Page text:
Last week we shared with you the story of an enterprise media group’s IT modernization project in which it had determined an AWS cloud migration was the ideal path. While we previously shared the company’s overarching migration strategy (and the approach it took to develop that strategy), today we’ll dive into one specific set of applications, sharing how the Center of Excellence (COE) addressed the technical challenge of migrating over 100+ Java applications to AWS.
To start, the COE separated the applications into two groups. The first group consisted of external applications, apps that drive profit for the company; the second group consisted of internal non-revenue generating apps. Next, the COE developed two patterns -- one for each category of application -- to effectively manage the AWS cloud migration for these 100+ Java apps.
External App Migration
For this first set of applications, the COE established a pattern that their architecture will run Java/Tomcat in Docker containers on top of the Kubernetes platform. To do so, we developed a “Kubernetes pipeline” to deploy Kubernetes clusters as self-service on top of AWS. This Kubernetes cluster is setup for both security and operations best practices.
The COE solution allows applications that use session state as well as apps that don’t. The solution also allows apps with and without a need for shared storage (NFS). And, the COE created a generic method to securely inject application secrets from HashiCorp Vault into the applications with the help of a Tomcat-Vault plugin, and the HashiCorp Vault Kubernetes Auth plugin.
Furthermore, the COE developed Jenkins pipelines that are used to deploy Java/Tomcat applications via containers on Kubernetes. We use JFrog Aritfactory to store intermediate artifacts including WAR files and Docker container images. In the end, the developers have a very agile, self-service workflow for the company’s external applications.
With the self-service model in place, now when a team wants to replatform an app to Tomcat, Docker, and Kubernetes, they are able to start on their own -- the teams are trained on the platform, and able to use the pipeline to start deploying services -- or can schedule time with an architect to discuss what app changes will be needed. The goal is to make it easy for internal customers to use this approach to replatform the apps, giving them a framework of trust and agility that allows them to easily try out the process for any application.
Internal App Migration
A separate pattern was established by the COE for internal, non-revenue generating, applications. The goal is to replatform these applications with less work such that resources can focus on external apps instead. So, rather than using containers, the COE deploys these apps on Amazon EC2 instances. The architecture consists of a three-tier pattern: Load balancer, a database, and an EC2 auto-scaling group.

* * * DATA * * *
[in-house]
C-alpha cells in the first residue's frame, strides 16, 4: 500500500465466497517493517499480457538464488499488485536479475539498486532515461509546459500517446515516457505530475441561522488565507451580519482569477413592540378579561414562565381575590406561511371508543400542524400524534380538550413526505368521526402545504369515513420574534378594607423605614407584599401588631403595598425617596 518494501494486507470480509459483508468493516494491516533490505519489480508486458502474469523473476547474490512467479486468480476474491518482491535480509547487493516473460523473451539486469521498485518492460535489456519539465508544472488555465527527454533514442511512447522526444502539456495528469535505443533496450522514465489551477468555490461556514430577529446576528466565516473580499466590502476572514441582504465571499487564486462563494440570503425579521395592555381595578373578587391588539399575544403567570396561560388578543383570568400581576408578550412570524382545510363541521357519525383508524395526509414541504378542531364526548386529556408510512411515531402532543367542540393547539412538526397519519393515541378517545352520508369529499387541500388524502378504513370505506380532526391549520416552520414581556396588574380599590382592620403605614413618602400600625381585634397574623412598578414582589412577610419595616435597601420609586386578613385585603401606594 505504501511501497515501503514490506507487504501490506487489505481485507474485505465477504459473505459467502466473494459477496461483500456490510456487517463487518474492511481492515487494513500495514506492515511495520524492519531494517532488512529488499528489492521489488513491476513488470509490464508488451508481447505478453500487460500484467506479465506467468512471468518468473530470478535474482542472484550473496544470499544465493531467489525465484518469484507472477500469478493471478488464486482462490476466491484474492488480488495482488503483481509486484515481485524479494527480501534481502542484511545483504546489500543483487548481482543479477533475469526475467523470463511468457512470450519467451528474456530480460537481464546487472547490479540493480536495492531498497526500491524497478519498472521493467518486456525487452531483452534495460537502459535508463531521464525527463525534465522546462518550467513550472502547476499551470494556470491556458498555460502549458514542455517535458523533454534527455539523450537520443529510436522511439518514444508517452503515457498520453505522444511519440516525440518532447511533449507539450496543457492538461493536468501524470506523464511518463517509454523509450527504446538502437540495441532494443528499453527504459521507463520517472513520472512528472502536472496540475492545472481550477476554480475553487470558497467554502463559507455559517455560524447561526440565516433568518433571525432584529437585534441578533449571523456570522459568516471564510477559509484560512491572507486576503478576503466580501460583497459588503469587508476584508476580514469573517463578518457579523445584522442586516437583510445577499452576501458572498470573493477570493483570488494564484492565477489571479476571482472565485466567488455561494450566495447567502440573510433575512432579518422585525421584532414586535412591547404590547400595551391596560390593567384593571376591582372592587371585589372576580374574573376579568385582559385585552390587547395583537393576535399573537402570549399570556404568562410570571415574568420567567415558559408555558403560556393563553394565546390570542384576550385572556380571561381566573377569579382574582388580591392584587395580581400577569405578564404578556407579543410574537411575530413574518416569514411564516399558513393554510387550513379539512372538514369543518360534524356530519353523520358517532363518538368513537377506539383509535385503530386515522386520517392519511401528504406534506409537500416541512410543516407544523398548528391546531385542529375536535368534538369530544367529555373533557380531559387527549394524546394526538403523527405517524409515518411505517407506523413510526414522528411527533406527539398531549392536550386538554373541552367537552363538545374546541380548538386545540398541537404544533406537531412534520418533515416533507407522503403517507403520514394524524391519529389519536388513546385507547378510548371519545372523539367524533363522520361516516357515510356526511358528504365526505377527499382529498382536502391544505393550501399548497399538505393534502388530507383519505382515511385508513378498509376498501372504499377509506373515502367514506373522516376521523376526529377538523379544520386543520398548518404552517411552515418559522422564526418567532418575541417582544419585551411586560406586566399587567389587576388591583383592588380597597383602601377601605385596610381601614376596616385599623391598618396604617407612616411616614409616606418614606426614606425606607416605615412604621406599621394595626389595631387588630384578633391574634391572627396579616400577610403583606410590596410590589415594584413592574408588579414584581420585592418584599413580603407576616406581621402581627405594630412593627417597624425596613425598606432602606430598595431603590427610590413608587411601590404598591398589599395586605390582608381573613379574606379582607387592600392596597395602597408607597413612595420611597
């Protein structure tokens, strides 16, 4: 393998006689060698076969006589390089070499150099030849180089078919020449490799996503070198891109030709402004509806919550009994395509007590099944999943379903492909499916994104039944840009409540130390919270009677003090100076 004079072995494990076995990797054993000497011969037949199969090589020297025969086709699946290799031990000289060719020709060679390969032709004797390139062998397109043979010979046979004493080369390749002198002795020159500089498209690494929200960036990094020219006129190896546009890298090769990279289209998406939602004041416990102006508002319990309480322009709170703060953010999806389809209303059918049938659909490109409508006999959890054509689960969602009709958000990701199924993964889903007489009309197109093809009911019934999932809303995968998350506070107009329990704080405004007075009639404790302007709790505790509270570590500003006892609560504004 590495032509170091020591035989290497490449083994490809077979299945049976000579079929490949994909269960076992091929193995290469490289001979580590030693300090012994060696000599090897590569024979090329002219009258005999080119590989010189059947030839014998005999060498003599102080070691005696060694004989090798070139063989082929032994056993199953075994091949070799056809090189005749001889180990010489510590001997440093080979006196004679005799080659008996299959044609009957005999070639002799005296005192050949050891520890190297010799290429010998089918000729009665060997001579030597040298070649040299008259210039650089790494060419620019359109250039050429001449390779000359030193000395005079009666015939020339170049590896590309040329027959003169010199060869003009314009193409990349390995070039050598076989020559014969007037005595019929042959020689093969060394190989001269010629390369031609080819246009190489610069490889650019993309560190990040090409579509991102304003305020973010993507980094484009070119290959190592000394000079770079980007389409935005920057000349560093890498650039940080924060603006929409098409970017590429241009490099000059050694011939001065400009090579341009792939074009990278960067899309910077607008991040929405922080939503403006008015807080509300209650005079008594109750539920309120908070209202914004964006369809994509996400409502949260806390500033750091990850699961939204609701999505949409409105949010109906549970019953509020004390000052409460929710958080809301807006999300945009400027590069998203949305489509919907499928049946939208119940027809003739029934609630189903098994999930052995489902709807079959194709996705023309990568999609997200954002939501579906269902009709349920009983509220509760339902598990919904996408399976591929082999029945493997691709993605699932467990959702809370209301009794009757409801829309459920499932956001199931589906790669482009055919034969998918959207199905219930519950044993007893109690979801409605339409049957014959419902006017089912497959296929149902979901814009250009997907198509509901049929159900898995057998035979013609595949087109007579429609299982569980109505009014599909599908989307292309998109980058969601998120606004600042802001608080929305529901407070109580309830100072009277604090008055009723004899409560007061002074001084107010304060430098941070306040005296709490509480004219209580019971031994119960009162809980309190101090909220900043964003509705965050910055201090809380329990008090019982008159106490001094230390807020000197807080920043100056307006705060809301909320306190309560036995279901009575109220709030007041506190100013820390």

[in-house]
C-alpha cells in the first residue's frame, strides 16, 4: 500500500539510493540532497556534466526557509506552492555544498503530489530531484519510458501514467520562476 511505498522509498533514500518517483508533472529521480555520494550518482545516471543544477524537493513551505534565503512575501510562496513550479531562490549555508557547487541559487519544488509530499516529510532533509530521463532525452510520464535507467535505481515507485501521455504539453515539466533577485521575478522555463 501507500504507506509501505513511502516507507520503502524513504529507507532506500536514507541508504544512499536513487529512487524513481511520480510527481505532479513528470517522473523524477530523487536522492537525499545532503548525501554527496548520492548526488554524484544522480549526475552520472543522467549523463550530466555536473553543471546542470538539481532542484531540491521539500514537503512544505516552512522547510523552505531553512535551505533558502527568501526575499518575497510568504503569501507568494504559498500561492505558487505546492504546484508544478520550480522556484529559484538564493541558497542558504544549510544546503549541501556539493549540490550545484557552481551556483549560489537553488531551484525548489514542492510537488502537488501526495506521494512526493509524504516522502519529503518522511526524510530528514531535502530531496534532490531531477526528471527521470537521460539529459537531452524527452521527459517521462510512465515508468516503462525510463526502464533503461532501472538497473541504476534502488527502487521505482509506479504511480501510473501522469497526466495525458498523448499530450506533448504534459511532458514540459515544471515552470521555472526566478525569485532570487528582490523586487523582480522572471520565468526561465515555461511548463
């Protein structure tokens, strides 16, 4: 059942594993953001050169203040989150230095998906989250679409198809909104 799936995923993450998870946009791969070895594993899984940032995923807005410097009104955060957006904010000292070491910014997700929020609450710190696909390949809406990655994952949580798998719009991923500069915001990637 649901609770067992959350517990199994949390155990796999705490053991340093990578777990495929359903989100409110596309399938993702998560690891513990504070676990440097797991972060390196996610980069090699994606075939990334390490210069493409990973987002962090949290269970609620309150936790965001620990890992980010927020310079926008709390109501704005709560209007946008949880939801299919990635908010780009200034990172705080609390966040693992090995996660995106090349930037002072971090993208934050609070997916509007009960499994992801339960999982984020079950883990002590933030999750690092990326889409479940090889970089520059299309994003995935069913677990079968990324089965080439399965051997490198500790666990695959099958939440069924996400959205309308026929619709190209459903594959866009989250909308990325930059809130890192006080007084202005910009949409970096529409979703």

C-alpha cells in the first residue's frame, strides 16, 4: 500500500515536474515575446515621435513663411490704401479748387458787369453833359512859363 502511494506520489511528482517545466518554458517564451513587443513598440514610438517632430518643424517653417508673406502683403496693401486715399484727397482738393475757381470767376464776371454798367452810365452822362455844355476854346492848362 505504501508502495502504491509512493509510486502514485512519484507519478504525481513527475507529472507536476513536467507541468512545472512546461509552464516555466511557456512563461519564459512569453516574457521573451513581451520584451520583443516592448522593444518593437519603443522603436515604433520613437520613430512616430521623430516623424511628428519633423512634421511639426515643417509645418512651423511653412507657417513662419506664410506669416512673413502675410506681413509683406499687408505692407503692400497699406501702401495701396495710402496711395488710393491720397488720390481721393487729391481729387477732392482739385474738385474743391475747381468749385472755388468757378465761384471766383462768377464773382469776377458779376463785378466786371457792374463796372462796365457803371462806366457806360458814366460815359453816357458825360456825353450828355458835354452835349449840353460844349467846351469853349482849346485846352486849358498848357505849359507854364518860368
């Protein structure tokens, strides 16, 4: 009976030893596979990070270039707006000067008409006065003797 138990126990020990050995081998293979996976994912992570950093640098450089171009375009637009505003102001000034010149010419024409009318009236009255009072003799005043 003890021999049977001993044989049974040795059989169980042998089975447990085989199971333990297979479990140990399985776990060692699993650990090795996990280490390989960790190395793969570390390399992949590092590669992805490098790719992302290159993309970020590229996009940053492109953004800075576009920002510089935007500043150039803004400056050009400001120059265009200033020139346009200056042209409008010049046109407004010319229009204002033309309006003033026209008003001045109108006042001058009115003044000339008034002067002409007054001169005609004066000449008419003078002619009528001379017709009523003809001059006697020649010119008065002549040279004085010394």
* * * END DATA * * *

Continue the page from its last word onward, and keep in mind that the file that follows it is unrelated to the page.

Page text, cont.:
We monitor the internal and external app infrastructure using Splunk and Datadog. And, similar to the external apps, we developed four different flavors of the infrastructure (with and without session stickiness and shared storage). We also have a Jenkins pipeline for building, testing, and deploying code using AWS CodeDeploy; and we use JFrog Artifactory to store intermediate artifacts including WAR files. This provides a Java/Tomcat app factory that developers can use to create the infrastructure, and DevOps pipelines needed to securely deploy internal apps.
With a strategy of investing more resources to migrate applications that drive revenue, and fewer resources for internal applications, this organization is able to focus on optimizing its cloud ROI and resource utilization while taking advantage of important cloud features, like horizontal scalability where it’ll benefit the organization most. Through these two patterns, the COE is able to provide a self-service method for developers to simply start replatforming both their external and internal applications, getting the team quickly on the road to reaping the benefits of AWS-based DevOps.
This provided agility has an added benefit in that it encourages and facilitates tasks related to retiring technical debt. For this customer, there were some legacy internal apps using IBM Websphere. They were replatformed to use Apache Tomcat platform as a part of this replatforming. This was motivated by the fact that the team was provided a nice, repeatable test bed for testing their app changes easily, and also that the effort required to make them TomCat was less than the effort required to develop patterns just for WebSphere apps.
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